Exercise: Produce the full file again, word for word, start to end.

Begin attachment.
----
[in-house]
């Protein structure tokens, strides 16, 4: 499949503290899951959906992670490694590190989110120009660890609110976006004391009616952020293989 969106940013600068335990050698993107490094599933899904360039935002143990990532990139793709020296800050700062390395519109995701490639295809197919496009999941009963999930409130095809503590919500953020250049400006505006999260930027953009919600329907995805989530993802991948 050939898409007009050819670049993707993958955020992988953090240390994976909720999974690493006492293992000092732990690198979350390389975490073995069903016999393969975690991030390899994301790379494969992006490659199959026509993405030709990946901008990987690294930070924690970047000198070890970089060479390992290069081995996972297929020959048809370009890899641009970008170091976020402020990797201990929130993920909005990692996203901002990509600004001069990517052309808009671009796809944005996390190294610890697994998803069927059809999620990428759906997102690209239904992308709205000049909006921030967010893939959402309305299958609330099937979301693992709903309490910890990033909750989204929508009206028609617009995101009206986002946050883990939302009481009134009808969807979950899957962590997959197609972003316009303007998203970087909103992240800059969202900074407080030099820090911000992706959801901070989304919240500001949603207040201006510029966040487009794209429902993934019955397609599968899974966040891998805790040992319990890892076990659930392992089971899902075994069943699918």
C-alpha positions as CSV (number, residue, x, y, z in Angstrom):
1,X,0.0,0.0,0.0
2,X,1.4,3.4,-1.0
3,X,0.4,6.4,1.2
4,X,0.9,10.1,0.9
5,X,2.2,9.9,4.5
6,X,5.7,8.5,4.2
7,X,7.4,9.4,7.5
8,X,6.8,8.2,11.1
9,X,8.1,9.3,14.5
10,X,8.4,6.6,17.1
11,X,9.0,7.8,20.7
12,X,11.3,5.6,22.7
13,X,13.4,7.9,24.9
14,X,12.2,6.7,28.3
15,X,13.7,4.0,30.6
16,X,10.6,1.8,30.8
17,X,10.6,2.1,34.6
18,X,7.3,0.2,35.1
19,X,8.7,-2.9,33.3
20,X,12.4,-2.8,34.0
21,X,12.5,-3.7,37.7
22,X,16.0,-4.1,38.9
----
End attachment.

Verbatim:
[in-house]
């Protein structure tokens, strides 16, 4: 499949503290899951959906992670490694590190989110120009660890609110976006004391009616952020293989 969106940013600068335990050698993107490094599933899904360039935002143990990532990139793709020296800050700062390395519109995701490639295809197919496009999941009963999930409130095809503590919500953020250049400006505006999260930027953009919600329907995805989530993802991948 050939898409007009050819670049993707993958955020992988953090240390994976909720999974690493006492293992000092732990690198979350390389975490073995069903016999393969975690991030390899994301790379494969992006490659199959026509993405030709990946901008990987690294930070924690970047000198070890970089060479390992290069081995996972297929020959048809370009890899641009970008170091976020402020990797201990929130993920909005990692996203901002990509600004001069990517052309808009671009796809944005996390190294610890697994998803069927059809999620990428759906997102690209239904992308709205000049909006921030967010893939959402309305299958609330099937979301693992709903309490910890990033909750989204929508009206028609617009995101009206986002946050883990939302009481009134009808969807979950899957962590997959197609972003316009303007998203970087909103992240800059969202900074407080030099820090911000992706959801901070989304919240500001949603207040201006510029966040487009794209429902993934019955397609599968899974966040891998805790040992319990890892076990659930392992089971899902075994069943699918």
C-alpha positions as CSV (number, residue, x, y, z in Angstrom):
1,X,0.0,0.0,0.0
2,X,1.4,3.4,-1.0
3,X,0.4,6.4,1.2
4,X,0.9,10.1,0.9
5,X,2.2,9.9,4.5
6,X,5.7,8.5,4.2
7,X,7.4,9.4,7.5
8,X,6.8,8.2,11.1
9,X,8.1,9.3,14.5
10,X,8.4,6.6,17.1
11,X,9.0,7.8,20.7
12,X,11.3,5.6,22.7
13,X,13.4,7.9,24.9
14,X,12.2,6.7,28.3
15,X,13.7,4.0,30.6
16,X,10.6,1.8,30.8
17,X,10.6,2.1,34.6
18,X,7.3,0.2,35.1
19,X,8.7,-2.9,33.3
20,X,12.4,-2.8,34.0
21,X,12.5,-3.7,37.7
22,X,16.0,-4.1,38.9